Two of Canada’s largest law firms have reversed decisions taken in the early days of the pandemic to cut employee salaries and now say they will reimburse lawyers and other staff for the lost pay, after strong financial performance for the country’s large corporate firms.
Borden Ladner Gervais (BLG) and Norton Rose Fulbright Canada, the largest and fourth-largest firms in the country, respectively, both took steps in early April to reduce compensation for non-partner lawyers and staff. Norton Rose announced a 10-per-cent cut while reductions at BLG ranged from 10 per cent to 15 per cent. Both firms also implemented deeper cuts for partners, who are co-owners of law firms and receive regular draws of profit.
This month, the two firms told staff that they will reimburse them for the reduced wages, which have been restored to their previous levels. BLG and Norton Rose separately told The Globe and Mail that those decisions came as business has surged in many practice areas, leaving the firms on solid financial footing.
When the firms first cut salaries, the spread of the novel coronavirus was just beginning to sow extreme economic uncertainty, with many businesses shuttered. Law firms looked to slash expenses as courts only heard emergency matters, major clients put legal work on hold and fears grew that other clients would struggle to pay bills.
Still, many others decided against cutting employee salaries, including the firms known as the Seven Sisters: Torys, Blakes, Davies, Osler, Stikeman Elliott, Goodmans and McCarthy Tétrault. And in the months that followed, Bay Street law firms have been busy across many practice areas, working on debt financing, initial public offerings and other capital-markets transactions, advising private equity investors on potential acquisitions. They have also been helping distressed companies restructure their balance sheets or work through formal insolvency proceedings.
Litigation work has rebounded as courts across the country have embraced technology and heard more matters while employment lawyers have been swamped for months as businesses look for answers amid an ever-changing landscape.
Meanwhile, lawyers and support staff working from home have proved to be extremely productive and expenses are down sharply. While landlords have not offered relief on rent payments for largely empty offices in prime downtown locations, budgets for business travel, conferences, client entertainment and catering abruptly plummeted to almost zero.
Charles Hurdon, managing partner of global law firm Norton Rose’s Canadian business, said that the firm began planning its response to the pandemic in early March, first addressing the move to remote work and then meeting with partners to consider what the pandemic would mean for its clients, many of whom were also considering short-term wage cuts.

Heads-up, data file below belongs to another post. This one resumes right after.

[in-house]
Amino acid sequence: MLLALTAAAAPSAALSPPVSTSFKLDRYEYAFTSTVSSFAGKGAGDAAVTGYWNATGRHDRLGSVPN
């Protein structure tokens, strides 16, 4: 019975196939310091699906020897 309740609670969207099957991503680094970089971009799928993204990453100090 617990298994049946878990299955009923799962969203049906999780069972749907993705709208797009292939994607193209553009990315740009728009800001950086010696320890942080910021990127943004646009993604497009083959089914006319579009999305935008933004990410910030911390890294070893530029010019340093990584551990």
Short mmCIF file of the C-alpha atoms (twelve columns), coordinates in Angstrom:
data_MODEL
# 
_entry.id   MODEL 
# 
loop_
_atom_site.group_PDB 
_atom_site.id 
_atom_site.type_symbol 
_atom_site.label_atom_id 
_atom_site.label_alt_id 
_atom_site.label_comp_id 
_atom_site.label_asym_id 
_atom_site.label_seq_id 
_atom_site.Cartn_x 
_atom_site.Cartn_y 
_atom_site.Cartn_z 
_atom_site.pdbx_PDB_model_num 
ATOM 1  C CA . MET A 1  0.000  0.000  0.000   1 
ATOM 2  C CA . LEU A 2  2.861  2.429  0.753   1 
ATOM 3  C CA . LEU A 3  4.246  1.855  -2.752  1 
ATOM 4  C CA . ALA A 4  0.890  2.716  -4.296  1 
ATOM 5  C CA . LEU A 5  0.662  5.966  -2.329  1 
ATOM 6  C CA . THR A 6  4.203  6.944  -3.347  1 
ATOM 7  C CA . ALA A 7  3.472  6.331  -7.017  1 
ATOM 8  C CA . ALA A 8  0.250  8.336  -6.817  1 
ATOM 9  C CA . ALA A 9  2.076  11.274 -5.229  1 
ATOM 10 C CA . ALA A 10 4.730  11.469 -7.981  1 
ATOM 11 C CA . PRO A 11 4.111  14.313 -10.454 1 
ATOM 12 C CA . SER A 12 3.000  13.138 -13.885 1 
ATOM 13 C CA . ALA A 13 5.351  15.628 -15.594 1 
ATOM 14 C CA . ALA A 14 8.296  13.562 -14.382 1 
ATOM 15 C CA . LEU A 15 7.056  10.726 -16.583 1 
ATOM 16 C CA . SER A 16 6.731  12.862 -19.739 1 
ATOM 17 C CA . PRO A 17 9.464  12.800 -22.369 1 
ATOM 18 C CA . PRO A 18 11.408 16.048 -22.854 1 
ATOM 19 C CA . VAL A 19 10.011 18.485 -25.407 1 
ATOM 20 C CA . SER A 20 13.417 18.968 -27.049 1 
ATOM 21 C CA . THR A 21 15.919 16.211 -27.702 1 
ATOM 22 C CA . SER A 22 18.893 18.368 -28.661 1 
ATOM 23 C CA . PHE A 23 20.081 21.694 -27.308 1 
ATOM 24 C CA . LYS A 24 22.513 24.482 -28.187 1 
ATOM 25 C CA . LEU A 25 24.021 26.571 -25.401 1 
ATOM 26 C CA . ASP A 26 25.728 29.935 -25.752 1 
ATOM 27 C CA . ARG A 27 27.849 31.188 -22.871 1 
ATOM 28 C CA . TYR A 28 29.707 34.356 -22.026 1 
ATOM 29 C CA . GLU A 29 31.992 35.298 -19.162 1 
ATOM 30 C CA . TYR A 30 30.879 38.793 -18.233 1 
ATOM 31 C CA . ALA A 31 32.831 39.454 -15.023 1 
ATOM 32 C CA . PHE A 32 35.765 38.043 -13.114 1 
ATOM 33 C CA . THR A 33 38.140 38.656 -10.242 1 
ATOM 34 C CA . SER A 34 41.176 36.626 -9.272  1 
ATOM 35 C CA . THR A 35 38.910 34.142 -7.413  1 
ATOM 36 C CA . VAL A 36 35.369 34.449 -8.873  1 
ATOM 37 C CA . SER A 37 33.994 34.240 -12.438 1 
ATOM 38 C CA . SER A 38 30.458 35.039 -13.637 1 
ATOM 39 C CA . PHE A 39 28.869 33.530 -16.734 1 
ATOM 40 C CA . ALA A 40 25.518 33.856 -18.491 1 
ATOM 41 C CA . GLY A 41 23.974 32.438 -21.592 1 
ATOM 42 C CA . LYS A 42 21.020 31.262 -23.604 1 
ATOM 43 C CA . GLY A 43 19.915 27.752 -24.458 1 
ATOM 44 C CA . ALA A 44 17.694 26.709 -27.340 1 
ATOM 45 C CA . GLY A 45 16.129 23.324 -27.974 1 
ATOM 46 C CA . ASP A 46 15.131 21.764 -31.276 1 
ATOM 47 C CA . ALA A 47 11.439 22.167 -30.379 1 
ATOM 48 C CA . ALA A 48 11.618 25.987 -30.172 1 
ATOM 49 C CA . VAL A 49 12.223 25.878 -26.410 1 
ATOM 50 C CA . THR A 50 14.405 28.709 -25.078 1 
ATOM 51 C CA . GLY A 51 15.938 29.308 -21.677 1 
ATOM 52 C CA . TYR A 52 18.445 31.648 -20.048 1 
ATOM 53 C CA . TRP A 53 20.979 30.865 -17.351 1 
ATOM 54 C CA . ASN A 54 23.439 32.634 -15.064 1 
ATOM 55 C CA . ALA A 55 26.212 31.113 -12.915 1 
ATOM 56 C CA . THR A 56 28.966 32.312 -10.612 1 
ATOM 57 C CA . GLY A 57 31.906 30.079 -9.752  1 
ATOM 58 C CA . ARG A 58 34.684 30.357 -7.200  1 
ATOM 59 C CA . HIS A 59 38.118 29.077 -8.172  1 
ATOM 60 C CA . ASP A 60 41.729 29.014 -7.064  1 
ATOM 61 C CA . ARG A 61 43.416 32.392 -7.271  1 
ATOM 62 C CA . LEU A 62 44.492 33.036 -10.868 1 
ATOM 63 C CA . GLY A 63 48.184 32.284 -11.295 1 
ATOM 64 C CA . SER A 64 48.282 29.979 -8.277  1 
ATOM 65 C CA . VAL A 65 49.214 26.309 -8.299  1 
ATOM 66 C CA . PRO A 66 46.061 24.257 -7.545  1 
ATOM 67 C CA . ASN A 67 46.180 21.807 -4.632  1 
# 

“Following that, we decided to temporarily reduce salaries by 10 per cent, which mirrored many of our clients who were being immediately impacted by the crisis. Most of our people were very supportive, but it was a very difficult decision to implement,” he said.
He said the firm ended the salary reduction in July and announced the repayment to employees this week. “As hard as the decision was, it created a real sense of all of us being in this together.”
Mr. Hurdon said long-term clients stuck with Norton Rose and as that work resumed, the impact on the firm’s finances was “materially less than we originally forecast.” And while litigation and mergers and acquisition work was initially down, it has “come back strong.”
Meanwhile, he believes the sudden shift to remote work will lead to a new reality for a profession that traditionally resists change and has placed great emphasis on face time and long hours in the office. “It took 50 days of COVID to transform 50 years of law firms' ways of working.”
BLG announced plans to repay reduced wages earlier this month, said the firm’s chief talent officer, Leanne Cherry. “We’re fortunate that we have been able to make all our people whole. Financially, it has been a solid year for us.”
BLG also implemented temporary layoffs of some support staff in April, and Ms. Cherry said the majority of those workers have now been recalled, although she added that some, whose jobs could not be moved to digital work, have been let go.
“We did what we thought was best at the time,” Ms. Cherry said. “Now, we’re pivoting to focus on our people and how we support them through this next phase of the pandemic.”
“We’re really turning our minds to trying to keep people engaged and trying to hold on to our culture and watching and supporting people’s mental health, because I think there could be some challenges there across the board throughout the winter,” she said.
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